Finally, the basic science. The last 20 years of basic thyroid research generated pivotal discoveries that opened new frontiers in thyroidology. The cloning of the three iodothyronine selenodeiodinases and the identification of specific thyroid hormone transporters were breakthroughs that impacted not only on the physiology of thyroid hormone action but also on the identification of new diseases associated with their genetic abnormalities (Bianco et al., 2002; Gereben et al., 2008; Visser et al., 2008). The regulation of T3 generation at tissue level has been increasingly recognized as an important mechanism for the control thyroid hormone action. The fraction of T3 that is produced locally from T4, and the contribution of locally produced T3 to the amount of T3 bound to its receptors varies substantially from species to species and from tissue to tissue. In humans, approximately 80% of extrathyroidal T3 derived from T4 is produced intracellularly. This locally produced T3 is a crucial factor in several fundamental mechanisms, including circulating thyroid homeostasis, energy balance, and glucose metabolism. The concept that circulating thyroid hormone does not necessarily reflect the tissue or cellular thyroid hormone action opens the intriguing possibility of modifying and fine tuning at will thyroid hormone action in selected tissues. Relevant to this concept was the identification of selective and receptor-specific thyroid hormone analogs as well as a novel class of biogenic amines related to thyroid hormone called “thyronamines.” These are putative metabolites of thyroid hormone that have biological activities distinct from those of thyroxine or T3, and could either play a role in the modulation of thyroid hormone action or act as endogenous regulators of other distinct pathways (Piehl et al., 2010). All this opens the exciting possibility of deliberately modifying TH action in a selected tissue to achieve therapeutic goals not necessarily related to thyroid itself.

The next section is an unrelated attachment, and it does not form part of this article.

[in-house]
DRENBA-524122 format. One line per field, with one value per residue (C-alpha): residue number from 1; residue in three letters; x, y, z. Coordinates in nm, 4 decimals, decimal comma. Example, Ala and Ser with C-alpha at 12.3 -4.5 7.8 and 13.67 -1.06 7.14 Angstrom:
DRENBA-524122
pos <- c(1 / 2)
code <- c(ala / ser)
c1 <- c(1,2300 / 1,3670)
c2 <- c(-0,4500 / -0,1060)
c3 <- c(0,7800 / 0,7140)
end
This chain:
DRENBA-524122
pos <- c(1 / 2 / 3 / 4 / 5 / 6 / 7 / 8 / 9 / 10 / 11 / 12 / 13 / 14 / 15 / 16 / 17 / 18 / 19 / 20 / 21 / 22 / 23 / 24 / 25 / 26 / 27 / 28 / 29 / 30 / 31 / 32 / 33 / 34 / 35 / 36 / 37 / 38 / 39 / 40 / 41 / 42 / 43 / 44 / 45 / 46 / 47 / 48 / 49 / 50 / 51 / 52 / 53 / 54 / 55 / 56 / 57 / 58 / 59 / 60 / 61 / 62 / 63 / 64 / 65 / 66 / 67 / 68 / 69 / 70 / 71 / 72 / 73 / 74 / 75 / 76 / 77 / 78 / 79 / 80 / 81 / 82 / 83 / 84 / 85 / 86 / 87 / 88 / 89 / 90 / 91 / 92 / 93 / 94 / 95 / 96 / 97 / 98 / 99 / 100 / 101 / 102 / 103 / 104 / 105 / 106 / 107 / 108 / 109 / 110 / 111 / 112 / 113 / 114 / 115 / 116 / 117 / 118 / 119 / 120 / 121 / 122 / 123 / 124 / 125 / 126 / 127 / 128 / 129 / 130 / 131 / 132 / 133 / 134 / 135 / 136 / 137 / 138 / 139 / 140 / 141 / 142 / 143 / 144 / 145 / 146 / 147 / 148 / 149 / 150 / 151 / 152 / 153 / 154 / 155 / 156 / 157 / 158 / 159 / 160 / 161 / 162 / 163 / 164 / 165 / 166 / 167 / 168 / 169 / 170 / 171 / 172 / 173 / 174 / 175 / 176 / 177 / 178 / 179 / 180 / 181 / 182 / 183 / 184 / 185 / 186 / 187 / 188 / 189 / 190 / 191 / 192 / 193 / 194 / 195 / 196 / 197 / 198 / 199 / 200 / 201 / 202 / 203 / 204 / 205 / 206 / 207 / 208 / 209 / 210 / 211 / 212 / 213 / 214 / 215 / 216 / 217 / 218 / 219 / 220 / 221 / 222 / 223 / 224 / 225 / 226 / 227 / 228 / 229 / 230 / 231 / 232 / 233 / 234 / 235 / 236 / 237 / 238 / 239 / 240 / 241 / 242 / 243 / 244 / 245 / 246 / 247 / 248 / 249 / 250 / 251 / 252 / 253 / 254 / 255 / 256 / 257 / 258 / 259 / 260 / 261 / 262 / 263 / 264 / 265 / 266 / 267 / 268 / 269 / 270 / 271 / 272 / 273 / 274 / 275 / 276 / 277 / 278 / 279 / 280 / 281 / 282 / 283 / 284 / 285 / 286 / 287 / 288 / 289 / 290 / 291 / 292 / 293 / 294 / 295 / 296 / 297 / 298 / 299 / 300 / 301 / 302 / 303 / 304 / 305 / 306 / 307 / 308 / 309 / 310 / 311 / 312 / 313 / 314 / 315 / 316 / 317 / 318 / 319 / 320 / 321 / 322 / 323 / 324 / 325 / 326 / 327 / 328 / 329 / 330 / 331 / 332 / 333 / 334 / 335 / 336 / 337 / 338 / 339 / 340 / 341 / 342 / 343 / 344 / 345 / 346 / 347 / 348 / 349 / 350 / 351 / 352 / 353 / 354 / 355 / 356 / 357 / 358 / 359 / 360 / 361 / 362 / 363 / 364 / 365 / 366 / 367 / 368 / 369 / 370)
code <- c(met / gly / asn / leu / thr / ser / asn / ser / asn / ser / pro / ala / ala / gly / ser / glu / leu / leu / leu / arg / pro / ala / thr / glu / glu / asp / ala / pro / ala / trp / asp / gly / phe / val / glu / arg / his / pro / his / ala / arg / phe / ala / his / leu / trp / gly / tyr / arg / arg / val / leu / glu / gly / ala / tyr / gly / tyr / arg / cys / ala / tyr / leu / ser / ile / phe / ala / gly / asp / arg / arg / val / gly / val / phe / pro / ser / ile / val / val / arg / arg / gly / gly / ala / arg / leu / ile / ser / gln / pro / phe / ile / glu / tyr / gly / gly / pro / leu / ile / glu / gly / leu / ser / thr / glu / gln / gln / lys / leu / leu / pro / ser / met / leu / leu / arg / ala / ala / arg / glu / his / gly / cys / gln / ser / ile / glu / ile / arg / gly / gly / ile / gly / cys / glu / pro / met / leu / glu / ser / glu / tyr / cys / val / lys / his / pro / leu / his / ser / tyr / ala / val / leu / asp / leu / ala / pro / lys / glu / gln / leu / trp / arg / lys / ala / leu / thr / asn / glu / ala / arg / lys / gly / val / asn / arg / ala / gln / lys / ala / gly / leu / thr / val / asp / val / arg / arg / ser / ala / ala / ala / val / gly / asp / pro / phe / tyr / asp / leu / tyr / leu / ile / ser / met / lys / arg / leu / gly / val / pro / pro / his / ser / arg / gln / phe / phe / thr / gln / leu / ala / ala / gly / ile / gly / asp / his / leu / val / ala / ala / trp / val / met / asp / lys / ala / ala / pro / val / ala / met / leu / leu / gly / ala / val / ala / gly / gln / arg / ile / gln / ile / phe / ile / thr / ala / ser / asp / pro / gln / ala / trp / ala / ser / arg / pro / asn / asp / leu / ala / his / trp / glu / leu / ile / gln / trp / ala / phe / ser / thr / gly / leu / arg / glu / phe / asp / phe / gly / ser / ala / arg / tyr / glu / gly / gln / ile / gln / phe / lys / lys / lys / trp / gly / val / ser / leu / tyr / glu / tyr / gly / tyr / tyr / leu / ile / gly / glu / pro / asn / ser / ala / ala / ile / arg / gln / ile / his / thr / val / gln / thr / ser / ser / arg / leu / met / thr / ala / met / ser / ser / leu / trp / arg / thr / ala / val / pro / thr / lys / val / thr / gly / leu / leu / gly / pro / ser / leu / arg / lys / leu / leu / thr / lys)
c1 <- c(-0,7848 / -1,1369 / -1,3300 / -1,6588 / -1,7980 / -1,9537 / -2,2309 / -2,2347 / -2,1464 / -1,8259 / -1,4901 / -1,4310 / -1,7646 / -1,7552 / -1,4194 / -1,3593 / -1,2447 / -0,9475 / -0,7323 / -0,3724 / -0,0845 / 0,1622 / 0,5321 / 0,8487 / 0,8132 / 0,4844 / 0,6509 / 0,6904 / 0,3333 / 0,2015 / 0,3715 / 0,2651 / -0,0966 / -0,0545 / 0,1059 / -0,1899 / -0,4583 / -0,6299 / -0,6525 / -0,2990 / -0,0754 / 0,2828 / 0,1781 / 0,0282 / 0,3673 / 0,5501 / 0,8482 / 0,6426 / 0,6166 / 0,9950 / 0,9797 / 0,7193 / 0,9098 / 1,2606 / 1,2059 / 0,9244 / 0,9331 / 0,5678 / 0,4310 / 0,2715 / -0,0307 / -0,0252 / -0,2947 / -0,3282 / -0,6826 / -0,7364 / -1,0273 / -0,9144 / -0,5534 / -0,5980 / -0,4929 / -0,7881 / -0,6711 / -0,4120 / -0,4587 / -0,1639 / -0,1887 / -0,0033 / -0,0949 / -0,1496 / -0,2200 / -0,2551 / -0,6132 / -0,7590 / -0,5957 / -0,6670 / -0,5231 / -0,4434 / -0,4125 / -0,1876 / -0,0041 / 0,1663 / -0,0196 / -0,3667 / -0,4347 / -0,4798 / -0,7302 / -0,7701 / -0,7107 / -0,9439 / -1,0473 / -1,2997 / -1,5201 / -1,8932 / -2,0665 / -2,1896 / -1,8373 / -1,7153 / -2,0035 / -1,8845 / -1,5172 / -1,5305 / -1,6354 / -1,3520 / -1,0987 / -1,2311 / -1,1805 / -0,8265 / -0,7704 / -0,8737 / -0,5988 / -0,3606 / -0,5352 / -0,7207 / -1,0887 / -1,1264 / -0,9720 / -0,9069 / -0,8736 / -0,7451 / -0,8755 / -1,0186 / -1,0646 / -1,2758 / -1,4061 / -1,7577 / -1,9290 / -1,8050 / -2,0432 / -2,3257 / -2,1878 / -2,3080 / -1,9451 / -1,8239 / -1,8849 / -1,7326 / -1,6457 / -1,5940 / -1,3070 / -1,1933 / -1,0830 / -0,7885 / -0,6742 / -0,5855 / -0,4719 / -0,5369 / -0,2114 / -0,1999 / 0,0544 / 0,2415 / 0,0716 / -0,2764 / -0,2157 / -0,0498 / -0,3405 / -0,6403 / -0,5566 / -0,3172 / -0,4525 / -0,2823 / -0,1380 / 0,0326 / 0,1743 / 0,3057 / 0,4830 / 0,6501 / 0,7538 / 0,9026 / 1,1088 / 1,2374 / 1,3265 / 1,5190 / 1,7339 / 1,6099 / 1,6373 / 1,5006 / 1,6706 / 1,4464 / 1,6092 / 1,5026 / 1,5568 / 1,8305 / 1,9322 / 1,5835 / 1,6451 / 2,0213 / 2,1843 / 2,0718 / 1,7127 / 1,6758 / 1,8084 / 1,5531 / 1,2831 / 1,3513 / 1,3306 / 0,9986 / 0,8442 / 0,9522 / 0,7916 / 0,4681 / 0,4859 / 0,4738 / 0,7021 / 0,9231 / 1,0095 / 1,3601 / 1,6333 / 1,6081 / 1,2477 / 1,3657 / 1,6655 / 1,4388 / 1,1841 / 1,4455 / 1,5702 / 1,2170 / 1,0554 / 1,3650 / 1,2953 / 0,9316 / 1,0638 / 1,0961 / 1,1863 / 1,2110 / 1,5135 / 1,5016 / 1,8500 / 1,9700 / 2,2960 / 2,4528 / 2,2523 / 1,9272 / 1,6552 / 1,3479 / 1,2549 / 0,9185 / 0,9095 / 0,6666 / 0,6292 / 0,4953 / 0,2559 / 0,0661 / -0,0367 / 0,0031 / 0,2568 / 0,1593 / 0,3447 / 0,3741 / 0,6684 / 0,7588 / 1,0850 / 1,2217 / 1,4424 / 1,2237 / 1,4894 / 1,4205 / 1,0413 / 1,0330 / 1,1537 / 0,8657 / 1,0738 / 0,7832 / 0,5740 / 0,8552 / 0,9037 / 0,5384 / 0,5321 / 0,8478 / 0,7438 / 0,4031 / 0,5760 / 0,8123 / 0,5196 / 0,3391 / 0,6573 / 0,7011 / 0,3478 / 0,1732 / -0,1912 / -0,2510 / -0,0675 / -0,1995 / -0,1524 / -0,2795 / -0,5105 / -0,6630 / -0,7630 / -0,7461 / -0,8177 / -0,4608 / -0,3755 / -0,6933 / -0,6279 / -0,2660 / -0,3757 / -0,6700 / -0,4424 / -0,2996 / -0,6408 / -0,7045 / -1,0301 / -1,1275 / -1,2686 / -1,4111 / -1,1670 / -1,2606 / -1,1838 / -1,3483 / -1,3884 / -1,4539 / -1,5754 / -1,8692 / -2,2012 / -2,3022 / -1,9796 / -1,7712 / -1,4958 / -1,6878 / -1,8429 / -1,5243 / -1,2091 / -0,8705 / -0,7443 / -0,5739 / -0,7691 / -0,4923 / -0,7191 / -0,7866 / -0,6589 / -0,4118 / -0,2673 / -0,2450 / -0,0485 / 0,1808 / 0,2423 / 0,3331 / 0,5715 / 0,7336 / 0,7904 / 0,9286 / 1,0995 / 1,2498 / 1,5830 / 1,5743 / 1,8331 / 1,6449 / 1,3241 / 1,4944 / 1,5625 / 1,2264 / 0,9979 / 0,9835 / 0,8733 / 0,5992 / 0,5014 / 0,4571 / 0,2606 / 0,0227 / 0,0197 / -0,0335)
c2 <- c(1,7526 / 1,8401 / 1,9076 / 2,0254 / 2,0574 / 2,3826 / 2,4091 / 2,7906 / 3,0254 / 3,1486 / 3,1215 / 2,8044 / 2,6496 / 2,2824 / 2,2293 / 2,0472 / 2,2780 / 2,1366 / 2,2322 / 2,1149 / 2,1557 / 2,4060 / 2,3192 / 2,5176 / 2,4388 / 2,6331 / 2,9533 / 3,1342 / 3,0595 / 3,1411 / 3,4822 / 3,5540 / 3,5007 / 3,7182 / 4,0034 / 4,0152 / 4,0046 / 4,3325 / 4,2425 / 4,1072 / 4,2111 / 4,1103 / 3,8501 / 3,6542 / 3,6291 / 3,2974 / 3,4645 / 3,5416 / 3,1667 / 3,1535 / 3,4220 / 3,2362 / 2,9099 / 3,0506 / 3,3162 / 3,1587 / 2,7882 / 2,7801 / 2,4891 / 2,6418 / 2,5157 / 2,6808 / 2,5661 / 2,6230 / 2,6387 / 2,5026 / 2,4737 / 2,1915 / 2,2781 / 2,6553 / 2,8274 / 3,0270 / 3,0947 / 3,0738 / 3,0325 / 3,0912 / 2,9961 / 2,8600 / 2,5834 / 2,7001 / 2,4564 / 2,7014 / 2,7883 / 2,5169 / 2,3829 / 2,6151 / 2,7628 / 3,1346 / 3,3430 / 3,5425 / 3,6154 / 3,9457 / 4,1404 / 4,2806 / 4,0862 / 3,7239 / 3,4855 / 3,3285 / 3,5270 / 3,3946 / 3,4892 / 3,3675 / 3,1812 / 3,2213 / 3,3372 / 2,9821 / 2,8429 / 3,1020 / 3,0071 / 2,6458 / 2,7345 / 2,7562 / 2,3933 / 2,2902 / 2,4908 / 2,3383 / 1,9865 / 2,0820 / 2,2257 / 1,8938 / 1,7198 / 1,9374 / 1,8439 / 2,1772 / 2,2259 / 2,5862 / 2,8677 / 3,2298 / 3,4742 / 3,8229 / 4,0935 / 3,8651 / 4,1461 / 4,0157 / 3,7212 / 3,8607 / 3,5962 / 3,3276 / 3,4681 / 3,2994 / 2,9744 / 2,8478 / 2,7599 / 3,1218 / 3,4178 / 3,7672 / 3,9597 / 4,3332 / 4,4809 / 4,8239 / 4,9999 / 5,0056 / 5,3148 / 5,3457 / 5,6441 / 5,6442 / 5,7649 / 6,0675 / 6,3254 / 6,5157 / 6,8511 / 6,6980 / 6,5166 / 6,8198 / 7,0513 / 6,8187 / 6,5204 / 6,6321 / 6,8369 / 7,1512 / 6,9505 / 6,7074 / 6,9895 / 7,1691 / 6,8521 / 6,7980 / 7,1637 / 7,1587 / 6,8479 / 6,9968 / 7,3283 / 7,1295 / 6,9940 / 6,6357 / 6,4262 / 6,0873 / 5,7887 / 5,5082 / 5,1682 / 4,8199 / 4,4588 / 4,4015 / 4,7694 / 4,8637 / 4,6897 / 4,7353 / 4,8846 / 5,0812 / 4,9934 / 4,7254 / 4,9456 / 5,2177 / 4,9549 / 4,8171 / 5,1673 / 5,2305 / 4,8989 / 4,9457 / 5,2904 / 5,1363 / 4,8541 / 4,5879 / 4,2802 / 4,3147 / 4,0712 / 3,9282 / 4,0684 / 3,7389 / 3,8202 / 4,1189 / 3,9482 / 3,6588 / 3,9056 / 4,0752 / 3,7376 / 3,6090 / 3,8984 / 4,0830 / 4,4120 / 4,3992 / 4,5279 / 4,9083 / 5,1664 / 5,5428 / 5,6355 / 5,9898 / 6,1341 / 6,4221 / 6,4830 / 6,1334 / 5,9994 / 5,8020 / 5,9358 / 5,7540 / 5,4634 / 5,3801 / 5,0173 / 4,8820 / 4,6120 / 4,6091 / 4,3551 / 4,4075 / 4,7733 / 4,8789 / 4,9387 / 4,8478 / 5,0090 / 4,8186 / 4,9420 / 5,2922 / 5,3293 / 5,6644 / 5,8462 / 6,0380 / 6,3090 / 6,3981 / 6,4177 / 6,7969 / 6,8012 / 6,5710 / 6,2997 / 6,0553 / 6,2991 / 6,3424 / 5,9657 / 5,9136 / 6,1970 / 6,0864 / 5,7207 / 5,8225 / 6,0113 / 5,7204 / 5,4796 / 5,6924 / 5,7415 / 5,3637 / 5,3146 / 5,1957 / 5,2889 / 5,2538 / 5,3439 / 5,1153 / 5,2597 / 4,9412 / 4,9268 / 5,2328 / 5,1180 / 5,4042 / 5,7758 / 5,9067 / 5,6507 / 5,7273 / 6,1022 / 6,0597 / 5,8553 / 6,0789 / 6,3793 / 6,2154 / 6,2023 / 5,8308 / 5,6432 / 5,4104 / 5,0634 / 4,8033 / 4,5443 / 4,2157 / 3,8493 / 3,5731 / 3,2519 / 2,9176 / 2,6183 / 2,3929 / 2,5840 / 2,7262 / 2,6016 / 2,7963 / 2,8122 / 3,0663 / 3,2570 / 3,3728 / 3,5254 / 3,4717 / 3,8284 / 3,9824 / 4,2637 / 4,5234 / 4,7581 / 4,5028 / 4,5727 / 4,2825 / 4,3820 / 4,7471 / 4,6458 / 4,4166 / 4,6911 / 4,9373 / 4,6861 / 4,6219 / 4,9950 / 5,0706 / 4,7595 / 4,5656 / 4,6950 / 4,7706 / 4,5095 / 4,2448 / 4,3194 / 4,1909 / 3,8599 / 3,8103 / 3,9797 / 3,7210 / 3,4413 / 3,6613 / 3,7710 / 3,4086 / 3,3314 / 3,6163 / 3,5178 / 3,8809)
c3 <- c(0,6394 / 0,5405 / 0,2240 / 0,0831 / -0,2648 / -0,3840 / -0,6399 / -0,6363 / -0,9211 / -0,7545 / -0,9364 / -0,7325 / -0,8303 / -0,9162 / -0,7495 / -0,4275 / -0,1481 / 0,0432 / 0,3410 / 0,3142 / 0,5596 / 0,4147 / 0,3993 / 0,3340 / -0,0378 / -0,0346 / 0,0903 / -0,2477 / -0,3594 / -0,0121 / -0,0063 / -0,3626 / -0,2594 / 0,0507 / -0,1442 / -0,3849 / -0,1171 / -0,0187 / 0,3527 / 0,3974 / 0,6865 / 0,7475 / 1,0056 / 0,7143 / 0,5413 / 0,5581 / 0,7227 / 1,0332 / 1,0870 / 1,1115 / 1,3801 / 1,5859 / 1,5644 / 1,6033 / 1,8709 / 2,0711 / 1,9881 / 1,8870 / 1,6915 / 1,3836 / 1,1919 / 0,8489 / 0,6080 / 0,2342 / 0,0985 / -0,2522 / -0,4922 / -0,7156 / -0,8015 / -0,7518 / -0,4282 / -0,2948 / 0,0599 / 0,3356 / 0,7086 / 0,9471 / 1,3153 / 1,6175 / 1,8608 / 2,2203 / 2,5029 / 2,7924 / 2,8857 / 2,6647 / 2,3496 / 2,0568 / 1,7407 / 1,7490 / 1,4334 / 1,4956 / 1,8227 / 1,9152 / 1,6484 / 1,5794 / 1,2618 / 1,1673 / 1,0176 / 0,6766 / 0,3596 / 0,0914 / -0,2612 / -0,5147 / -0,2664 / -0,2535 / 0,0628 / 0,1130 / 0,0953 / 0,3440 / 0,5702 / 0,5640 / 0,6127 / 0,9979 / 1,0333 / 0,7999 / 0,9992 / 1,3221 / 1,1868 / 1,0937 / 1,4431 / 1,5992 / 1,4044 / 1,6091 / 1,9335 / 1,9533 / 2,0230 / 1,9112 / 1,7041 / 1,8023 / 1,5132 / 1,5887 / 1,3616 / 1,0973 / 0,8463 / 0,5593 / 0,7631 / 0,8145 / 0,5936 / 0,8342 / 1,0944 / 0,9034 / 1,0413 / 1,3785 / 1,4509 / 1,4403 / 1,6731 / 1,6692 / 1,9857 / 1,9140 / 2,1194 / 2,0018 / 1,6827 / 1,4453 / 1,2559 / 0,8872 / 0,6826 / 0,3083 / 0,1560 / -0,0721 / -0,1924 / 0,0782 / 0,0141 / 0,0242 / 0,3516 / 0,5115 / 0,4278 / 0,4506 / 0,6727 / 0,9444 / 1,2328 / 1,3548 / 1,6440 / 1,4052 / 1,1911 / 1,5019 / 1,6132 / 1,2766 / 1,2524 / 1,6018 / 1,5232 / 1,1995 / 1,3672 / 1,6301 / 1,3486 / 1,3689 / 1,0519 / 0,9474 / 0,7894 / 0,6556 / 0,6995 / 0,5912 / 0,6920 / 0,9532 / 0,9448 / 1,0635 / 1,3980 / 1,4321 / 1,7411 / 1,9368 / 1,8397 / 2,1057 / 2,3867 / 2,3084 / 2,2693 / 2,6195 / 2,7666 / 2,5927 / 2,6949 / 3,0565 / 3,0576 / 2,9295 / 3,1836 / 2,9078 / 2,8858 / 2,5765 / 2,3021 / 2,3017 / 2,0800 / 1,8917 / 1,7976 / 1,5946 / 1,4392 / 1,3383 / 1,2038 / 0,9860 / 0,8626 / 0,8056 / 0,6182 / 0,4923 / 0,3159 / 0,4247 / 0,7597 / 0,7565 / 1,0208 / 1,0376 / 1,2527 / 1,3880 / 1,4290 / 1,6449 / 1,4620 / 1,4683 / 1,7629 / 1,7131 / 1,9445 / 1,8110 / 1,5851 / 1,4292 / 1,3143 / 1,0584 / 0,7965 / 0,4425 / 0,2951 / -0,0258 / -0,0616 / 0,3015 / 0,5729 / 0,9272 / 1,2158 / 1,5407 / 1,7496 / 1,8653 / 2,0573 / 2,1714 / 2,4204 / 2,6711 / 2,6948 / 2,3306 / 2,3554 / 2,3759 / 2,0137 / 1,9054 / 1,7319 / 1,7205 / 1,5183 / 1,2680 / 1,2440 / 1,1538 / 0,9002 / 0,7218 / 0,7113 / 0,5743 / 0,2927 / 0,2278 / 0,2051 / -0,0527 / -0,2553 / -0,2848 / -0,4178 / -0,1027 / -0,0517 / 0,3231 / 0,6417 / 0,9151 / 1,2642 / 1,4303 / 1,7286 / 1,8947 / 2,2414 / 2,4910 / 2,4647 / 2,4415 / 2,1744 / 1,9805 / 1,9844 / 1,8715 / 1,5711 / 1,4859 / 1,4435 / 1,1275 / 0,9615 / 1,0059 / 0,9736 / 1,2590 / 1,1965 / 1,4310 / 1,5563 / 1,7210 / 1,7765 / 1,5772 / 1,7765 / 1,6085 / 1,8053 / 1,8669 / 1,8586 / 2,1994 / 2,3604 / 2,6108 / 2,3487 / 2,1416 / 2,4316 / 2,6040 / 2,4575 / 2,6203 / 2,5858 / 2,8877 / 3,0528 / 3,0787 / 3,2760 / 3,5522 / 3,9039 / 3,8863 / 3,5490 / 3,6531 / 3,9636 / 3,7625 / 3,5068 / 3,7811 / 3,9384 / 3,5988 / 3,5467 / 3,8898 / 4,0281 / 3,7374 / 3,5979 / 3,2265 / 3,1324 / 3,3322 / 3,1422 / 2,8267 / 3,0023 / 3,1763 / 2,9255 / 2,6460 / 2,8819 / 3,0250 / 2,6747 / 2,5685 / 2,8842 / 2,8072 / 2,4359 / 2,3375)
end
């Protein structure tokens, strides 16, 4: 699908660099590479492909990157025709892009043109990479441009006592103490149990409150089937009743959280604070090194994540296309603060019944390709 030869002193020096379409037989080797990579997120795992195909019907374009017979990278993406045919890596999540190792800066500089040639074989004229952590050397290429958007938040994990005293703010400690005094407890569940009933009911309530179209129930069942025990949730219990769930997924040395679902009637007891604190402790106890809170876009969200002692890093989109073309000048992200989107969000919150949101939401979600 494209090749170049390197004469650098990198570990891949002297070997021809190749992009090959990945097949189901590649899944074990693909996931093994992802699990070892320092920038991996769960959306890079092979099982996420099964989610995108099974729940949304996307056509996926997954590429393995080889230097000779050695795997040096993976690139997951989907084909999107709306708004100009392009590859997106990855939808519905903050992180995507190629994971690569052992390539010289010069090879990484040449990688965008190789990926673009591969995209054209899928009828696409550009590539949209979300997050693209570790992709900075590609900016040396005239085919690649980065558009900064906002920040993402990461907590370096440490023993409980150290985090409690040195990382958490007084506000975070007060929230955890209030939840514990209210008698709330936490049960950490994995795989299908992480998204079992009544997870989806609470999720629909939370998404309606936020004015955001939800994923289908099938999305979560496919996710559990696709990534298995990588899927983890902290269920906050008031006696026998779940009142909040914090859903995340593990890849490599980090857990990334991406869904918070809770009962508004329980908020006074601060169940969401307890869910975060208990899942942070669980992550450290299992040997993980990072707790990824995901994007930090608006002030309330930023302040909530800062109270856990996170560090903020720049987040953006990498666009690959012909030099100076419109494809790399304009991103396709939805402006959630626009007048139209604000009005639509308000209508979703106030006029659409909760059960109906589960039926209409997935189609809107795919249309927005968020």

We at Frontiers in Thyroid Endocrinology are pleased to take-up the challenge of becoming a platform for the publication of high quality investigations concerning all aspects of thyroid research, across all species and in all its multiple aspects, from molecular biology to clinical studies. We welcome contributions including cutting edge discoveries in the areas of thyroid physiopathology, basic related science, cellular and animal physiology, as well as, and most importantly, therapy and treatment of thyroid disorders in humans as far as they are sustained by results of rigorous and creative investigations. Timely and original reviews especially dealing with translational aspects will be also favorably considered.
Bianco, A. C., Salvatore, D., Gereben, B., Berry, M. J., and Larsen, P. R. (2002). Biochemistry, cellular and molecular biology, and physiological roles of the iodothyronine selenodeiodinases. Endocr. Rev. 23, 38–89.
Gereben, B., Zavacki, A. M., Ribich, S., Kim, B. W., Huang, S. A., Simonides, W. S., Zeold, A., and Bianco, A. C. (2008). Cellular and molecular basis of deiodinase-regulated thyroid hormone signaling. Endocr. Rev. 29, 898–938.
Citation: Salvatore D (2010) Thyroid endocrinology: the future is now. Front. Endocrin. 1:7. doi: 10.3389/fendo.2010.00007
Received: 20 October 2010;
Accepted: 12 November 2010;
Published online: 07 December 2010.
Copyright: © 2010 Salvatore. This is an open-access article subject to an exclusive license agreement between the authors and the Frontiers Research Foundation, which permits unrestricted use, distribution, and reproduction in any medium, provided the original authors and source are credited.